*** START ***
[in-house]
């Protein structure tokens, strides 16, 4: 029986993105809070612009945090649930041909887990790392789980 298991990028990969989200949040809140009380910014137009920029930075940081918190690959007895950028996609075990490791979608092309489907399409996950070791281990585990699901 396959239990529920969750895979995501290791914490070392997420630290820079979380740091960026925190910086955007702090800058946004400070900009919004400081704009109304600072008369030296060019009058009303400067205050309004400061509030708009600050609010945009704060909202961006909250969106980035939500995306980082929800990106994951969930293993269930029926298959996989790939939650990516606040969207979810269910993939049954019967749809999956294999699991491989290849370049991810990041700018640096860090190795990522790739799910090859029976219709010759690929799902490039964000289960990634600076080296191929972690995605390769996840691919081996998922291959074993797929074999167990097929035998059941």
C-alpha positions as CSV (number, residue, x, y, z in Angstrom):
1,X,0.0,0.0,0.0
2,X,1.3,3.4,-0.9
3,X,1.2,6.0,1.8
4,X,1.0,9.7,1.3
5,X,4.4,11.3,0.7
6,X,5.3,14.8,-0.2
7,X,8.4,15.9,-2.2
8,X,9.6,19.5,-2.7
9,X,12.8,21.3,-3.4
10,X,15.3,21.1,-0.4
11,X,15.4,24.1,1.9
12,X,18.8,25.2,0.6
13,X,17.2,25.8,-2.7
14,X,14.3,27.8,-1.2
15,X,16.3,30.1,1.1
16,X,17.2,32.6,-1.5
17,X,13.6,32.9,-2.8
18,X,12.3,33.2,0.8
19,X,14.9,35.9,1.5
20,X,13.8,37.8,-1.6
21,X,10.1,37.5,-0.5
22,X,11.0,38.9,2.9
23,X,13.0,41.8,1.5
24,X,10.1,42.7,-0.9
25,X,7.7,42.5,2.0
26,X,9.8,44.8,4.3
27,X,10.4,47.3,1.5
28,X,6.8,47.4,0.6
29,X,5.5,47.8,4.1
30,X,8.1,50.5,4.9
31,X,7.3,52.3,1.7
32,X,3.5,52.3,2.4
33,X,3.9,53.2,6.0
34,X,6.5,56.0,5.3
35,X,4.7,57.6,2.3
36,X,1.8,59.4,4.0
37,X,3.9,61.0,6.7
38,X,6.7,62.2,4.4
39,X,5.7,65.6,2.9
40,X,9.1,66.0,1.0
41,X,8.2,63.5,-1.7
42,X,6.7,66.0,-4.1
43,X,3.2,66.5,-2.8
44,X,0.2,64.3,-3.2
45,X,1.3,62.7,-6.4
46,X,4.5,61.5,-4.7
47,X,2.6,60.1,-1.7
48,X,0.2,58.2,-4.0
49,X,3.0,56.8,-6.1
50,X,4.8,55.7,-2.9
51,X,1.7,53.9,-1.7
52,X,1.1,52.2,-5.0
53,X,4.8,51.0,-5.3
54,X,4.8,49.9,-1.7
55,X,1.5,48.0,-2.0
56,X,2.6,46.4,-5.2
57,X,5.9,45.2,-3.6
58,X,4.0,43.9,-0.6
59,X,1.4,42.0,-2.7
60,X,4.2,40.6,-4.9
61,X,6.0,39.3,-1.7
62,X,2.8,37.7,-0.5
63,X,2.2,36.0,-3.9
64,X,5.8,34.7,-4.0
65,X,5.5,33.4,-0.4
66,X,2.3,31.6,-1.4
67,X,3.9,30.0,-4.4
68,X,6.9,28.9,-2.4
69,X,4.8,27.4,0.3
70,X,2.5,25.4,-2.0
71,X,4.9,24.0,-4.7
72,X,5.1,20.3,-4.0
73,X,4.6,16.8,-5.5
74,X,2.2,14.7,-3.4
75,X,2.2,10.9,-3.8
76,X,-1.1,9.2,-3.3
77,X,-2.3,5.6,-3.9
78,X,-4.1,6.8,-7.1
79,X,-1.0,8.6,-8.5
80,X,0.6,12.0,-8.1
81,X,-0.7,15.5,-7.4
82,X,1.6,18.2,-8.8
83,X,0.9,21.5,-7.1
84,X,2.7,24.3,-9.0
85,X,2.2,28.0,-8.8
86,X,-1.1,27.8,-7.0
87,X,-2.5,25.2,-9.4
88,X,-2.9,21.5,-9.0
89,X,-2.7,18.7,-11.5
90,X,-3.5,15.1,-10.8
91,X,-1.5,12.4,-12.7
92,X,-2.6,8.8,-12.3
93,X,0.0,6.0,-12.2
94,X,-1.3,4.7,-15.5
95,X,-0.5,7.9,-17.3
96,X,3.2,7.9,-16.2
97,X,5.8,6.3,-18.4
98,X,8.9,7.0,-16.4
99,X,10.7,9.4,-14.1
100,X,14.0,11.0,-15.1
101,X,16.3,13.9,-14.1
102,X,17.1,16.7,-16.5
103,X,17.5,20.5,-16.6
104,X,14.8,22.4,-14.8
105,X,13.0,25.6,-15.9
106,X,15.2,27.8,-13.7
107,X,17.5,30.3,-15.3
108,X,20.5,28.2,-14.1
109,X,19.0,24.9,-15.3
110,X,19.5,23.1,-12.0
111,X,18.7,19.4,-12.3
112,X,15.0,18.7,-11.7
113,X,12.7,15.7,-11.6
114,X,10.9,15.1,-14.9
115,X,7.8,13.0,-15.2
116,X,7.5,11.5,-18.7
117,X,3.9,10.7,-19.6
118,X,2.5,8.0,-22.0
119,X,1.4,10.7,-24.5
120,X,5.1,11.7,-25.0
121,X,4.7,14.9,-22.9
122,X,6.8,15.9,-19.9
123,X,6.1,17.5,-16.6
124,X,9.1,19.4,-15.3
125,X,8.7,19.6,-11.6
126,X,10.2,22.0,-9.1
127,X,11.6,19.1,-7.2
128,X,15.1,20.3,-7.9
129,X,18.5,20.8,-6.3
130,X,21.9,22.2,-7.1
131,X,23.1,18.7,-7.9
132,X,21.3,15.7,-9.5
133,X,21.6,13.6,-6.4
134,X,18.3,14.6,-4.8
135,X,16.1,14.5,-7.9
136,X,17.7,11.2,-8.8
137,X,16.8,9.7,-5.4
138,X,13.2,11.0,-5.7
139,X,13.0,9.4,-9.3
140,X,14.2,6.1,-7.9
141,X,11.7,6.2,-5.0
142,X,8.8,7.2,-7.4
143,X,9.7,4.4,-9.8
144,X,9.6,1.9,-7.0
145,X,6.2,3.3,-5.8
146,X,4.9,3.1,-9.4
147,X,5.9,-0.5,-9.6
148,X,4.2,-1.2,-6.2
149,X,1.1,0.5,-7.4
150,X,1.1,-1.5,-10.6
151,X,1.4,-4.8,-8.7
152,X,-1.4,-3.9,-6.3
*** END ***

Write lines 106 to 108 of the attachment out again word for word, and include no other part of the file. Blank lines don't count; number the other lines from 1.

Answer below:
103,X,17.5,20.5,-16.6
104,X,14.8,22.4,-14.8
105,X,13.0,25.6,-15.9